So my ideal process breaks things into chunks that are not too much bigger than what I can hold in my head. I've also found that I work better if I write down all my brainstorming and then extract the good ideas from it, instead of trying to do the winnowing in my head and only write down good ideas. My head is just not big enough to hold it all simultaneously, and a "good idea" depends on context and the surrounding ideas. Some of my favorite ideas just haven't fit the story, and that's sad, but it's also impossible to see until I have all the ideas written down and can see what doesn't belong.

(In a way, it's wasteful, but it seems to be inevitable, at least for now, and at least with stories that are long or that require research. I think I consider story to be what you have when you take away everything that's not story...but this can't be seen without generating some amount of both story and not-story.)

My old process covered some of this, but it also had some ideas that I don't think scale -- like writing each pass from beginning to end. This was great in the early stages, but for big projects I ended up mired in details and unable to see the big picture as I got further and further down into the the story. (I failed to take into account just how much the big picture has to change as the story develops, it doesn't actually develop totally top down even if that's the plan.)

I have some ideas about expanding from the early stages of a large project via subplot instead of via expanding each section into more and more detail, which I will try to talk about in later posts.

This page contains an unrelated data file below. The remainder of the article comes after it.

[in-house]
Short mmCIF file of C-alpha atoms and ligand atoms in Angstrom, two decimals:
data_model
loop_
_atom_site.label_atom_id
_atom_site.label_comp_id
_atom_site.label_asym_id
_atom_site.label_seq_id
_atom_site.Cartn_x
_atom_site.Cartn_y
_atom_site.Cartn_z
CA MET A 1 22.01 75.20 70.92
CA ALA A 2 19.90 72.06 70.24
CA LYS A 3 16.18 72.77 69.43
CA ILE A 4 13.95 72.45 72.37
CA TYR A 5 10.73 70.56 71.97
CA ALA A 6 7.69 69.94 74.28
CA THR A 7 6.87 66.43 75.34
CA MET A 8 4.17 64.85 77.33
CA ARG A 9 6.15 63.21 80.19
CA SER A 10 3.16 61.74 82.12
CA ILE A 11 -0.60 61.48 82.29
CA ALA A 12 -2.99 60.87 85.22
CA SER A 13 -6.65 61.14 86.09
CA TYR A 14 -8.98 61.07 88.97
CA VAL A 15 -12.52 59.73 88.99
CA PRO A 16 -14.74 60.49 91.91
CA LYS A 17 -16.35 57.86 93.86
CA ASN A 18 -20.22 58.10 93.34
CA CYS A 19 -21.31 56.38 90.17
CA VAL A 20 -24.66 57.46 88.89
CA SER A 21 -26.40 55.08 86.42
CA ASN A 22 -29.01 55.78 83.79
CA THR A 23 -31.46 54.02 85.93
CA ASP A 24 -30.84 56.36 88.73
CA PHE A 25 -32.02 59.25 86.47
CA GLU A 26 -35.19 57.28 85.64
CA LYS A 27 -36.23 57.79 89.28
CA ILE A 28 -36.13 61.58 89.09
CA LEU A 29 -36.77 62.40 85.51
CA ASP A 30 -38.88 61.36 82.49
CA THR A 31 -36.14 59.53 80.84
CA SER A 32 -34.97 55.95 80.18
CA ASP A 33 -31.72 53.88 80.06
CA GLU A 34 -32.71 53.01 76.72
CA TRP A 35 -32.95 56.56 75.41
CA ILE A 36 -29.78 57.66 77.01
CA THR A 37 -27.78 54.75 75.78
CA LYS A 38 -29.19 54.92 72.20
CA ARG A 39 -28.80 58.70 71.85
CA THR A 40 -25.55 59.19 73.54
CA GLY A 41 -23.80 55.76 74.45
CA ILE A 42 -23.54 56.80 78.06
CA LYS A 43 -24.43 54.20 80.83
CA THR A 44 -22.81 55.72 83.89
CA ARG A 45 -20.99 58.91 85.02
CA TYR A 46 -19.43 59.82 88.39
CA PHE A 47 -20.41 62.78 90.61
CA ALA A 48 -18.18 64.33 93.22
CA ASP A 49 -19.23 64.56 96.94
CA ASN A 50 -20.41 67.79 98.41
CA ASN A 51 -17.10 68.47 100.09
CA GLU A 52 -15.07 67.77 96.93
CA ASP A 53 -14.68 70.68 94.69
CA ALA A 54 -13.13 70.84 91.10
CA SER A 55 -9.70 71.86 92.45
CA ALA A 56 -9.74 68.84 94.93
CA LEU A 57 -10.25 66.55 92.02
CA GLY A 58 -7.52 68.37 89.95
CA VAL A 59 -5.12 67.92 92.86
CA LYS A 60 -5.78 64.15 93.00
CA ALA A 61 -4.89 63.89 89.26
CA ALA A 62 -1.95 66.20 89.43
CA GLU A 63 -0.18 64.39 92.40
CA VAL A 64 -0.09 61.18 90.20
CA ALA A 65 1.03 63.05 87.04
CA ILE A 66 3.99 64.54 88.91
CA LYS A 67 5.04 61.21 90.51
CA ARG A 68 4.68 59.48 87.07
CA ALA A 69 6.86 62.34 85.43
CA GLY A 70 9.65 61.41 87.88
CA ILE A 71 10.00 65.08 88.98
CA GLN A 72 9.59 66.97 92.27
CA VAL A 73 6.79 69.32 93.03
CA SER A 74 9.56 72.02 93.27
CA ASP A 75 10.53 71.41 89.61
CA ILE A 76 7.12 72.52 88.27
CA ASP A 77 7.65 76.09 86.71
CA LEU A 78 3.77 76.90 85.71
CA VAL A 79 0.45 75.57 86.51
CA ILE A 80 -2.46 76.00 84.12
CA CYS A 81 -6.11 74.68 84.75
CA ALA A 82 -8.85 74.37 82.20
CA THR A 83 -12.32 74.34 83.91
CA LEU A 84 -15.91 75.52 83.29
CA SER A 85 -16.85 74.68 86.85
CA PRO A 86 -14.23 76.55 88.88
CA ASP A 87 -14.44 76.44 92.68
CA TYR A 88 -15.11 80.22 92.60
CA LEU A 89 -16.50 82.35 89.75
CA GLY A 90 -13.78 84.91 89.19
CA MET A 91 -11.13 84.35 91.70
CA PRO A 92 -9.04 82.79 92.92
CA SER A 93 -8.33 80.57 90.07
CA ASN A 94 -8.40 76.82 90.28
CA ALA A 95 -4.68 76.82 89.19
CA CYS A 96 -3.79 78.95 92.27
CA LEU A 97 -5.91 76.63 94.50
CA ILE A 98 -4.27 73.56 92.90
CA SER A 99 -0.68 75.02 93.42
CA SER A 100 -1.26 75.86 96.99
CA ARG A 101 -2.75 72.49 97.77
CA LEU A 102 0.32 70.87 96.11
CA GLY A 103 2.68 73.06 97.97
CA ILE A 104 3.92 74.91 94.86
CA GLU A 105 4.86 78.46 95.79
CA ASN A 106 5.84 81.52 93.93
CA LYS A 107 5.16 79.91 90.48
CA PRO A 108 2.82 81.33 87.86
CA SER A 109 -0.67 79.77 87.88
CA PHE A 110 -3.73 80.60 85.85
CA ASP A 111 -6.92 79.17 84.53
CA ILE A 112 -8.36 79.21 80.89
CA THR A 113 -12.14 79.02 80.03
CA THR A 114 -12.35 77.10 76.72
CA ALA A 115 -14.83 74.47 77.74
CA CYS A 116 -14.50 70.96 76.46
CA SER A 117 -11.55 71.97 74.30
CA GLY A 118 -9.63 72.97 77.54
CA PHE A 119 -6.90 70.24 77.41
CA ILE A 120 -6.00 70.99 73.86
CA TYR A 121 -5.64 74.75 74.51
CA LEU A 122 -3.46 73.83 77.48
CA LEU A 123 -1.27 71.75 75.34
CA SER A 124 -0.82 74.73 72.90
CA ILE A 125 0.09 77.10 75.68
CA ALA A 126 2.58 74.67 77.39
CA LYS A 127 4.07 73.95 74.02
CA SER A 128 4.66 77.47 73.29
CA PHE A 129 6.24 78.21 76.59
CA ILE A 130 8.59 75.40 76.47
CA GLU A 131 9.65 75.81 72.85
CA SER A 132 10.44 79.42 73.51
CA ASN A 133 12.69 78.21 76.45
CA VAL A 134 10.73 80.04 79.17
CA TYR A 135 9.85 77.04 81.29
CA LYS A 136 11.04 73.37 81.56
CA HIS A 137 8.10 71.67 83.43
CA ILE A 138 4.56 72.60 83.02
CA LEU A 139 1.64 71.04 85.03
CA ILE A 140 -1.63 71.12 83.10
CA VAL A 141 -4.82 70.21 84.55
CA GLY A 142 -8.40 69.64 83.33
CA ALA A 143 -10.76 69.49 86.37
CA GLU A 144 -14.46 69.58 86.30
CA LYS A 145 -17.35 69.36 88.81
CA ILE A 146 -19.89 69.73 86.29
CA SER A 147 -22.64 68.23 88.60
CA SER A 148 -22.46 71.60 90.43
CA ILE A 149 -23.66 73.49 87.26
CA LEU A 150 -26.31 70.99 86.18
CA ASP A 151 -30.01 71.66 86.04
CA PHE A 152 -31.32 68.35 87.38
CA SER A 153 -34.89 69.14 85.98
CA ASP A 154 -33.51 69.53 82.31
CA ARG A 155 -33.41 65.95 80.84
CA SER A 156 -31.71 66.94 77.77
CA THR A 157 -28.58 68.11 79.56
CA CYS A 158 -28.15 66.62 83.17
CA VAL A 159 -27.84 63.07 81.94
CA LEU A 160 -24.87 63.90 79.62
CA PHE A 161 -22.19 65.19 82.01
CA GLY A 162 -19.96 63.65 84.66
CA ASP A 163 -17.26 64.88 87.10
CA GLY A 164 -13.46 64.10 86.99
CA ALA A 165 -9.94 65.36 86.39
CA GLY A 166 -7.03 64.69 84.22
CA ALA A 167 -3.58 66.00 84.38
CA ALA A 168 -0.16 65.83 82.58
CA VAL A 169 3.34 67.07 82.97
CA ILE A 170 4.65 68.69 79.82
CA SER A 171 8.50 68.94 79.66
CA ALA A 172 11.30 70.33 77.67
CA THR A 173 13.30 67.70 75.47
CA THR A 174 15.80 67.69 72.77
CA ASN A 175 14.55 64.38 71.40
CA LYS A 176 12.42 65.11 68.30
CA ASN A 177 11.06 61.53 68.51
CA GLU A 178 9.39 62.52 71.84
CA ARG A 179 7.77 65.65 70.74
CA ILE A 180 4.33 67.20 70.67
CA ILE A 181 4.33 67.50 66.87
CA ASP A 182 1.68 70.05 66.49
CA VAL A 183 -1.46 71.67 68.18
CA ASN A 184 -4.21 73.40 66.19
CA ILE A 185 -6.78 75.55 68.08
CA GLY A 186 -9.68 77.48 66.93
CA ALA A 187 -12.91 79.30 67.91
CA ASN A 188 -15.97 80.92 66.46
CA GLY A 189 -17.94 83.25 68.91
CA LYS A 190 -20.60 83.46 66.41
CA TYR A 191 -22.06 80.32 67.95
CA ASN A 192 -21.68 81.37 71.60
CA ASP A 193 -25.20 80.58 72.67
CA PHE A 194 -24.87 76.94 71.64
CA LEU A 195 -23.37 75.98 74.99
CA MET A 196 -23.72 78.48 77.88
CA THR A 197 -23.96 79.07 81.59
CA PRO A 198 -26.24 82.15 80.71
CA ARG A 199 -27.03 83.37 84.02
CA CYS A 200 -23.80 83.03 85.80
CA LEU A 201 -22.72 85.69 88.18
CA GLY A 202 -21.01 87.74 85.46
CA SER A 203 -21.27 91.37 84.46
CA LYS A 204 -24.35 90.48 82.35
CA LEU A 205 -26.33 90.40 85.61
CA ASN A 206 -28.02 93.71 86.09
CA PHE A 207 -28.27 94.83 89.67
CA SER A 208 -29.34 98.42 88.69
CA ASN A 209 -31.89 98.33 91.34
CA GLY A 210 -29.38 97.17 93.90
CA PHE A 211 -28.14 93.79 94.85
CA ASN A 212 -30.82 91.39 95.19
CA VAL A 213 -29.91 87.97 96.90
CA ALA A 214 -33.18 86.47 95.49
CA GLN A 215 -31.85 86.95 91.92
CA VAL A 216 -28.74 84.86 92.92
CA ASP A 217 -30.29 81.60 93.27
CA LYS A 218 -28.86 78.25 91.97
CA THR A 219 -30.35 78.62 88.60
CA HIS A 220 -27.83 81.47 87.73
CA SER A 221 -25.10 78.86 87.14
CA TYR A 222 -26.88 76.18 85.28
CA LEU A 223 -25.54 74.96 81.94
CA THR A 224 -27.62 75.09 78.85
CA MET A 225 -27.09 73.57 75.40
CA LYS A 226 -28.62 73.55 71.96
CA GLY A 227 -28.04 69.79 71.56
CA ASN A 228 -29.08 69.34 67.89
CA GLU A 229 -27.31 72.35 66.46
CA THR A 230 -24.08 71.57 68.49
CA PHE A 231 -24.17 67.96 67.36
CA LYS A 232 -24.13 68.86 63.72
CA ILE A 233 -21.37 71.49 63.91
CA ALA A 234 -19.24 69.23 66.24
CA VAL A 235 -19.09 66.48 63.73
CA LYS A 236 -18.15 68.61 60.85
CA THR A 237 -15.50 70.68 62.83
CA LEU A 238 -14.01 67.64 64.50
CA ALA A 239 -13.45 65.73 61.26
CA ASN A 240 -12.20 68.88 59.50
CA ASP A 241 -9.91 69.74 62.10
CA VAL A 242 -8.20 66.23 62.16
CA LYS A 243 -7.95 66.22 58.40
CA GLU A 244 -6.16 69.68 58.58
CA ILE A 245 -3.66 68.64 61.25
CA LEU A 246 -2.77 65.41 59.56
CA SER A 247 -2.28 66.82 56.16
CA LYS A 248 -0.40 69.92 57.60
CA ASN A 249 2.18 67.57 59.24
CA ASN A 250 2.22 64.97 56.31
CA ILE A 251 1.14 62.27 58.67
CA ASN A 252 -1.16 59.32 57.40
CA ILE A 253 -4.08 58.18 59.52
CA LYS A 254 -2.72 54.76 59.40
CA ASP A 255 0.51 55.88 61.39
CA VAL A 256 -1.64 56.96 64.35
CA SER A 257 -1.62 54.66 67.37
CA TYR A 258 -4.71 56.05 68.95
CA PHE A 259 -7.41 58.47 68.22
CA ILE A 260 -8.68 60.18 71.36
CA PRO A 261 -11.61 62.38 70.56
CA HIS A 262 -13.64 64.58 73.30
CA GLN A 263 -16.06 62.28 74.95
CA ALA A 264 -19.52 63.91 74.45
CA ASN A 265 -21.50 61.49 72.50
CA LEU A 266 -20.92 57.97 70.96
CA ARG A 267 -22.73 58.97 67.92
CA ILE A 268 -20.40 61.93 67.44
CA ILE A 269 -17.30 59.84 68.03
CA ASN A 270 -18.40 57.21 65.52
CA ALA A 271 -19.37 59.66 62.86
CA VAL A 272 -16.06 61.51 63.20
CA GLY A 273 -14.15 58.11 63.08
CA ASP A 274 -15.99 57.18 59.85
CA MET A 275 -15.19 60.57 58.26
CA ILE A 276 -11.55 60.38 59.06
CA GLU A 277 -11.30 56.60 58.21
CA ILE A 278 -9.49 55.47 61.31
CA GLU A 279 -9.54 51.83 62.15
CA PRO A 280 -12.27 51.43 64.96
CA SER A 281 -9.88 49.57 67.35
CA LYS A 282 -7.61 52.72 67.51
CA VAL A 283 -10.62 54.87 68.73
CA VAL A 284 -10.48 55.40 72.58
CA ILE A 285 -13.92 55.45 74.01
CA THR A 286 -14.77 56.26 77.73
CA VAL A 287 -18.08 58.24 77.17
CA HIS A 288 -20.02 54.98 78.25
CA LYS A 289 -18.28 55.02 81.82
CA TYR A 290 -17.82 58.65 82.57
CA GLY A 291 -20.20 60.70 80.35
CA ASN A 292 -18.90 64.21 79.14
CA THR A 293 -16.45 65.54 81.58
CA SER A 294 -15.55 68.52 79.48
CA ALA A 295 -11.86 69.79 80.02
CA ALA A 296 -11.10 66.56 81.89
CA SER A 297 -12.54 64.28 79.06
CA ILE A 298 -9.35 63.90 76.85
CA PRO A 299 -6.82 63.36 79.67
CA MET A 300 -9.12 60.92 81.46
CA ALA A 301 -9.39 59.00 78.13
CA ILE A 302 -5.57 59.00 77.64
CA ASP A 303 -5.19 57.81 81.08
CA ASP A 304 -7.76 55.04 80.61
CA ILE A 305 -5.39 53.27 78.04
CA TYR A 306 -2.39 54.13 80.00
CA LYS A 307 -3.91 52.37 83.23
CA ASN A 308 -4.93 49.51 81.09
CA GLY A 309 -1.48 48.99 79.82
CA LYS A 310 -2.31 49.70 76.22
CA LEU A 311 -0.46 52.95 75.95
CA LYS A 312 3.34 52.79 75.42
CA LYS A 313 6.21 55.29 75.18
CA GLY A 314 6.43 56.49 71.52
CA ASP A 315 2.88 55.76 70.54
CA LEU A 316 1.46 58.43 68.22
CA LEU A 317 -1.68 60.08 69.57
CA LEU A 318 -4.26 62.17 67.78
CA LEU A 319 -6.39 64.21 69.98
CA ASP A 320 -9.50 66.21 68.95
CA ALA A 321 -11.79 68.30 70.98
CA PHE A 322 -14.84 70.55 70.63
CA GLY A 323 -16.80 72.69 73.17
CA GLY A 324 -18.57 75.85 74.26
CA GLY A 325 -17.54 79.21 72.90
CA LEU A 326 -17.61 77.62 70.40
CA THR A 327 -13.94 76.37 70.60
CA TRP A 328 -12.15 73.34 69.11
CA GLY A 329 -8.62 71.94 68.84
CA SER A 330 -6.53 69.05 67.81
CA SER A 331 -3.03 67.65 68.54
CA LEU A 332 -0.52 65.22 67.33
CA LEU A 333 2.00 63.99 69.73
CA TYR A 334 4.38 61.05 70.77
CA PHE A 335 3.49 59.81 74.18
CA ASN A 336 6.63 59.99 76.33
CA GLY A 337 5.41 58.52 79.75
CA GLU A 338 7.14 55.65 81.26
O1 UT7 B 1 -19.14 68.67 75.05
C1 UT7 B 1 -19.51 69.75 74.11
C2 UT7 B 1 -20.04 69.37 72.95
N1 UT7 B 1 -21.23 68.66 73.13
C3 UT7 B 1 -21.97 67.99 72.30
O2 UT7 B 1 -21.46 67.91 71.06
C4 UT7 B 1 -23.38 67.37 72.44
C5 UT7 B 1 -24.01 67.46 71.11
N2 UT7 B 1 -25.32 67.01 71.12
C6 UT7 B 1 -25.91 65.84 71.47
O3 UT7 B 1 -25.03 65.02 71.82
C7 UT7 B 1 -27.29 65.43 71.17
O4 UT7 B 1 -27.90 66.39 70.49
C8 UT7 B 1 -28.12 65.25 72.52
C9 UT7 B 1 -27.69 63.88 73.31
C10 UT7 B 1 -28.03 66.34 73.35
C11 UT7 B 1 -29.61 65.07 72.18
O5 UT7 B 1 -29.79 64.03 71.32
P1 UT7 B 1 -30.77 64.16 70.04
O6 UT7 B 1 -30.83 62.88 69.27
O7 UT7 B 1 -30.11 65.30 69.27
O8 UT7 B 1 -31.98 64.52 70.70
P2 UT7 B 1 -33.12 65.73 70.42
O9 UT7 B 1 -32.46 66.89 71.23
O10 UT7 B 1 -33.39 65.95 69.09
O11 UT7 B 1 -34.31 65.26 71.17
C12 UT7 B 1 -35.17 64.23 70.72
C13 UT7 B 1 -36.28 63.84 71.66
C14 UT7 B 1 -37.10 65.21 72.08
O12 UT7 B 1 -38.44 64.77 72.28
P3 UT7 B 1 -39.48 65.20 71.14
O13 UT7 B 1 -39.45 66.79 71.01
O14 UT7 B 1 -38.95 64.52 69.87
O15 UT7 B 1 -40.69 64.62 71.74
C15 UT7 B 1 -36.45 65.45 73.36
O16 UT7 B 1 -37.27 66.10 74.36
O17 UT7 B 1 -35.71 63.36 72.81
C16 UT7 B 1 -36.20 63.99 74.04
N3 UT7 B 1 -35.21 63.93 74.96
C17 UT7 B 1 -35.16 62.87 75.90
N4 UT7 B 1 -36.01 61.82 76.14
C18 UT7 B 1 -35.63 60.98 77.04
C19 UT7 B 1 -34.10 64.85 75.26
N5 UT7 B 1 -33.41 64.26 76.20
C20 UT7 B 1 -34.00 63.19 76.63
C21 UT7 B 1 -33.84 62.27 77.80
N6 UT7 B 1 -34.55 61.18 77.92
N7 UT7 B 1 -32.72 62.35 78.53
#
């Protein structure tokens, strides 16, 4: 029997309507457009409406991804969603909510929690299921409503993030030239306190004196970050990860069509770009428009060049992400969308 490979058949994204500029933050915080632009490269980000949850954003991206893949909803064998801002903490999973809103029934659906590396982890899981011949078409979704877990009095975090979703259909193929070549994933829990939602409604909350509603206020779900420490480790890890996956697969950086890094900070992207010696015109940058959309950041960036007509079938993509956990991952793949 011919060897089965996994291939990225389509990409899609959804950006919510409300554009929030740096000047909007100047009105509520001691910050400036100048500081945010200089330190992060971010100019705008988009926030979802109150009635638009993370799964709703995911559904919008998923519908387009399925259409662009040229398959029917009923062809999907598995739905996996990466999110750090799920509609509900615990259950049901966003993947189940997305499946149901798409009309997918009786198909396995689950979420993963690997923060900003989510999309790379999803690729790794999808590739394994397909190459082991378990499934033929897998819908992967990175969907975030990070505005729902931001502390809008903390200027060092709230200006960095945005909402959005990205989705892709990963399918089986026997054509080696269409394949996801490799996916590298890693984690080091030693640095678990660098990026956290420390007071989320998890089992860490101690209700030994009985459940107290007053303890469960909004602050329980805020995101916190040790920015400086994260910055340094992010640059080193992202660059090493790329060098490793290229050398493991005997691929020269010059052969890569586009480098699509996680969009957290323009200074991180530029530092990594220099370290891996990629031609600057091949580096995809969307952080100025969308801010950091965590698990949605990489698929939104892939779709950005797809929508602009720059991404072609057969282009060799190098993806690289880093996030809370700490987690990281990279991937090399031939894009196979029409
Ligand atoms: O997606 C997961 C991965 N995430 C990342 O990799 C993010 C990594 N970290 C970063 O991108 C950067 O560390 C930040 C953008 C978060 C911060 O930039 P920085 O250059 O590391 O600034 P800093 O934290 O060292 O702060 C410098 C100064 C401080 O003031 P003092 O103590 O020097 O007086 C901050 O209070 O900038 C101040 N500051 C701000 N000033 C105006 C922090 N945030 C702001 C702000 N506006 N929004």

I also want to think about and explore the idea of what order to do things in, not just subplots but also things like character and structure and also storytelling things like tension...

I'm also not so sure about the idea of always working from start to finish. On the one hand, you do have to work in some order and start to finish is the really obvious way to do this. On the other hand, I seem to tend toward tangents when moving from beginning to end (though that might be because my endings so far haven't been strong enough to be a sufficient story-magnet). But I also really prefer to see a story as a whole rather than taking it on linearly, so a process that always goes through the story from beginning to end might not fit me that well? It's something to think about.

I also need to think more about how to deal with being wrong. Though perhaps "wrong" is the wrong word... But it always happens, at some point I realize that I've done something that doesn't work and needs to be changed. Not (always) because there's something wrong with it, but just because it doesn't fit...

When this happens, I generally have a very strong "I can fix that" instinct that kicks in the instant I realize that something is not working...but it might be worth stepping back and developing some ideas about what I want to do when I realized that something isn't working to avoid just going with the first fix that occurs to me.

I mean, if you have a process, but then you bypass the process every time something triggers your "wrong" "must fix now" instinct, then in some ways you don't have a process. I don't think there's any way to avoid being wrong every now and then, but maybe I need some things to always think about to evaluate potential fixes?

Focus and size is another problem that...I probably need tons more experience before tackling. It would probably help to have satisfactorily finished one or two novels. The problem is that (despite having read thousands of novels) I have no idea how to make sure I have a novel-sized idea when I decide to write a novel. (The problem is probably more that I don't know what size my novels will be. I'm developing my own ideas about what I want my novels to be about, which is not exactly the same as anyone else, so I guess I won't know what my novels are like until I finish one. Or two, for comparison purposes.)

Anyway. Next post will be looking at what I'd written about my old process and thinking about whether I think it does the things a process needs to do, and whether it does them in efficiently. Or at least that's the plan. Hopefully this year I'll get to a little more of this than I did last year :)